Former Illinois Governor Pat Quinn is testing the waters for a 2018 run for Governor against Republican incumbent Bruce Rauner. The news of Quinn’s intentions comes one year after he lost to Rauner in a heated 2014 race for Governor. Quinn hopes that he will benefit from the budget impasse and financial down turn that has thus far defined Gov. Rauner’s tenure. If Quinn decides to announce his bid for the governorship in 2018 he would bring with him around $473,000 in unused campaign funds from his last election. Other than Quinn, Illinois has a short list of Democratic candidates who they’d like to see pursue the governorship in 2016 including Attorney General Lisa Madigan, and former state senator Dan Kotowski. Read More About Illinois
New York will head to the polls four times in 2016
New York residents will have the opportunity to go to the polls four different times in 2016: April 19th, June 28th, September 13th and November 8th are dates for the presidential primary, congressional primary, state legislative primaries and the general election, respectively. By not combining the congressional and state legislative primaries, it will cost the state $50 million and voters will have to make time to vote in an extra election. If voting was not already important, according to the University of Virginia’s Center for Politics’ “Sabato’s Crystal Ball,” there will be nine close House of Representative races to watch in New York. Rep. John Katko (R, NY-24), Rep. Lee Zeldin (R, NY-1), and Rep. Chris Gibson’s (R, NY-19) open seat are all toss up races, while the remaining six seats are either likely Democratic or Republican wins. Rep. Sean Maloney (D, NY-18) and Rep. Louise Slaughter (D, NY-25) are most likely to be safe Democratic bets, as well as Republican representatives like Rep. Dan Donovan (NY-11), Rep. Richard Hanna (NY-22), Rep. Tom Reed (NY-23), and Elise Stefanik (NY-21). Read more about New York here.
Pennsylvania Online Voter Registration Beats Expectations
On August 27th, Pennsylvania became the 22nd state to modernize its voter registration system. Residents may now register to vote, change their party affiliation, update their address or make additional changes in a much more efficient way: online. When the registration period ended on October 5th, over 32,400 people used the new website, with 20,375 new registrations and more than 12,000 registration changes. It is important to note that these staggering numbers occurred in an off-year election, which are historically known for low voter turnout and engagement. Election officials expect an even larger number of Pennsylvanians to register to vote or change their registration information leading up to next year’s April 26th primary. Read more about Pennsylvania here.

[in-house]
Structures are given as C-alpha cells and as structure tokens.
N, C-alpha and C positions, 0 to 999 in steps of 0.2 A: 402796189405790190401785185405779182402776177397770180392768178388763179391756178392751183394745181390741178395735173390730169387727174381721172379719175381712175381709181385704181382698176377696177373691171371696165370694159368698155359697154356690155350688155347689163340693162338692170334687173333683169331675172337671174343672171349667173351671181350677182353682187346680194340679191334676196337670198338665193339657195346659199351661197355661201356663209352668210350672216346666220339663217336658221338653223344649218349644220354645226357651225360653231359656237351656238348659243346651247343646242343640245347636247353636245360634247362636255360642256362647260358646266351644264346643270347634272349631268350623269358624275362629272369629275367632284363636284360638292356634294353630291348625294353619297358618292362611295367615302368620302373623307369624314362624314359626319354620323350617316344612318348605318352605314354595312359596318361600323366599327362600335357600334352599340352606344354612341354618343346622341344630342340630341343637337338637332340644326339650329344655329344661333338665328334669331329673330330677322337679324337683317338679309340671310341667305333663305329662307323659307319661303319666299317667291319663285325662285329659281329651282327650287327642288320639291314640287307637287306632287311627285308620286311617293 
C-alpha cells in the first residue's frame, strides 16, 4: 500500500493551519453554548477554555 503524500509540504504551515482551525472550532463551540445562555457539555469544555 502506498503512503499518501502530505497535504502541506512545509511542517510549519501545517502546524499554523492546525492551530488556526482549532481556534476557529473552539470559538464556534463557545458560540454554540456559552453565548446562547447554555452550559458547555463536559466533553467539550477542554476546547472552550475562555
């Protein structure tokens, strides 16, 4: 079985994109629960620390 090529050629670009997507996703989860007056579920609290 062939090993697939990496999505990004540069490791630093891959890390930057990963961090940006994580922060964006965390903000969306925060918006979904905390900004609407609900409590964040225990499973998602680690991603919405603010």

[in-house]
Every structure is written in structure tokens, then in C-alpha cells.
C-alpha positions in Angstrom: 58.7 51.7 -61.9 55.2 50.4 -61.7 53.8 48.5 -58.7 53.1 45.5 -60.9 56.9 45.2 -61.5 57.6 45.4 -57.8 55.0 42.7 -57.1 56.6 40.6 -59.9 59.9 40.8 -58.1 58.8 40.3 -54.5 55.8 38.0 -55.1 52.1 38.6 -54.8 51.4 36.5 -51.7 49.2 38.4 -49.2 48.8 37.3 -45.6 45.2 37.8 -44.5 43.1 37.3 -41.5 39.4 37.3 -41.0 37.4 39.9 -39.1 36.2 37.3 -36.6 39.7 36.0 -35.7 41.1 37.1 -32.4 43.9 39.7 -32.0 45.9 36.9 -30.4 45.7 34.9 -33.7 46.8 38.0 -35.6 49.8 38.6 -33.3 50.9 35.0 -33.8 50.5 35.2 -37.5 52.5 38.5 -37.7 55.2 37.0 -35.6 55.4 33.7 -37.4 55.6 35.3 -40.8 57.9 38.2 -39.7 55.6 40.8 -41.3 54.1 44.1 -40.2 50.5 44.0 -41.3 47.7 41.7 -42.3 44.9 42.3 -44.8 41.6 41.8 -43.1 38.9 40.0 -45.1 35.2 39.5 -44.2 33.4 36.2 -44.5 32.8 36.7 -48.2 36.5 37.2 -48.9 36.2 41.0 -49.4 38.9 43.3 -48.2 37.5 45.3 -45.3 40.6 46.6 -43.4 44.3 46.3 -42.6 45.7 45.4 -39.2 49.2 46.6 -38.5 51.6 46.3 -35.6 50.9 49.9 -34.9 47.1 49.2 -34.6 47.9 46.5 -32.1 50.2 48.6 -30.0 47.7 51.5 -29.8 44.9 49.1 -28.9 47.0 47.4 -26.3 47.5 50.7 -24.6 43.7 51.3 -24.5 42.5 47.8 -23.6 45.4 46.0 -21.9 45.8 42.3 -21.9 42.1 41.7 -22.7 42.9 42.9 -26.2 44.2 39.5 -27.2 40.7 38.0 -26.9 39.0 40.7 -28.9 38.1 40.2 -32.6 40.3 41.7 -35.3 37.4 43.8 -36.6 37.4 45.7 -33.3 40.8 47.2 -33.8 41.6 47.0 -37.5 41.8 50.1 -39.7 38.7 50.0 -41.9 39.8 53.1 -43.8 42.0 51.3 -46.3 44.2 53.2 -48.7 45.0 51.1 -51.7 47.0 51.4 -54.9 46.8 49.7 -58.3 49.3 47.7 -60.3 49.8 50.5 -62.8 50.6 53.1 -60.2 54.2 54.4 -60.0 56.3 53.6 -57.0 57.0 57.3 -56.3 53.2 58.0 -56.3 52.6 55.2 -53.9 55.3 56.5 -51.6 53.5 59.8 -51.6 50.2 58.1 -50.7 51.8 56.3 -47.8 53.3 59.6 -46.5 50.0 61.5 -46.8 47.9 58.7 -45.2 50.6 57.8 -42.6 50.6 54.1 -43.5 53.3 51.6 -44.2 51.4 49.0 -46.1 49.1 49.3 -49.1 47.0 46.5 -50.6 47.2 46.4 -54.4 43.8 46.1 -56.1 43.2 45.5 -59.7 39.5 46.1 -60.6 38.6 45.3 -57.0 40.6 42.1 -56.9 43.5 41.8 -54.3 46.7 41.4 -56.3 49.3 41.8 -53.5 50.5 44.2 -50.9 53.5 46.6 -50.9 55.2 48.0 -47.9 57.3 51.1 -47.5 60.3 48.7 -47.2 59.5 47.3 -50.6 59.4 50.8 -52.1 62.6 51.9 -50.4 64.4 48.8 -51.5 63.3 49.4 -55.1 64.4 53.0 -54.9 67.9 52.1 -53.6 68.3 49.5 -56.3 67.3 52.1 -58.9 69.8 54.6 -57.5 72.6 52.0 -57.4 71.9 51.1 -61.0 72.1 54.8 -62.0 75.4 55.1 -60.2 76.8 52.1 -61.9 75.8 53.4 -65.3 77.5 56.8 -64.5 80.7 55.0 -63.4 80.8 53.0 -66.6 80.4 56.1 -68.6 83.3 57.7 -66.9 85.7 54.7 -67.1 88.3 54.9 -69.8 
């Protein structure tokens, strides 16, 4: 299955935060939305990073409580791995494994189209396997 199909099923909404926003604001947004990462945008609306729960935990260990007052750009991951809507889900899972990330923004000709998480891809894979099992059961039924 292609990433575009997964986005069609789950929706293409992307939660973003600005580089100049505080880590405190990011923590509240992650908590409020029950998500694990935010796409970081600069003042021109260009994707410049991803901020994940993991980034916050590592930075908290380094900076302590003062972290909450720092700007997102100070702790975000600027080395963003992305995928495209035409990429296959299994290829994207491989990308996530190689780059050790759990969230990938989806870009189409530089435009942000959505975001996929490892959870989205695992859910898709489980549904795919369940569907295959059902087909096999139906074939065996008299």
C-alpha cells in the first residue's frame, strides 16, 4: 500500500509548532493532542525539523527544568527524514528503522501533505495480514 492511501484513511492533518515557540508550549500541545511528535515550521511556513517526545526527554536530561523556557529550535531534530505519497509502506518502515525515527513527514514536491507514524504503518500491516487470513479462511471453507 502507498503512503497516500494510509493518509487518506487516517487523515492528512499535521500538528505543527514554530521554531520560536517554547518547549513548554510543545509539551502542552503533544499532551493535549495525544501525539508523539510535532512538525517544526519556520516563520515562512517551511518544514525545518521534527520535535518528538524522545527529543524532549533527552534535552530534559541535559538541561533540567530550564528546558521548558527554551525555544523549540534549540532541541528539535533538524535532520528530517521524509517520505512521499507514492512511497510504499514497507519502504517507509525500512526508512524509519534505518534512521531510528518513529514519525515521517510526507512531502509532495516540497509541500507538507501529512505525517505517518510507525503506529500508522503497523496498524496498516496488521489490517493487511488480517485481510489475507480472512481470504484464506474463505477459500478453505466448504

Ohio Ballot Measure Challenges Voter Roll Purging
In a move questioned by Ohio Democratic lawmakers, Secretary of State Jon Husted defended the State of Ohio removal of 2million names from voter rolls over the past five years. State Representative Kathleen Clyde pushed back asserting that the number is too aggressive and will likely make people ineligible to vote in the 2016 elections, when turn out is usually much higher. Clyde has offered a bill in the Ohio House that would limit the removal of names from the voter roll to those who have moved out of state. Currently, Ohio cleans the voter roll by removing names of voters who did not voter in 2009 or 2010 and has not responded to a requests to update their status. Husted argues that over 400,000 of the names removed over the past five years are deceased people – which keeps in line with the requirements of the National Voter Registration Act. Clyde insists that the state is interpreting the law incorrectly and that people would be purged based on inactivity rather than ineligibility. Read More About Ohio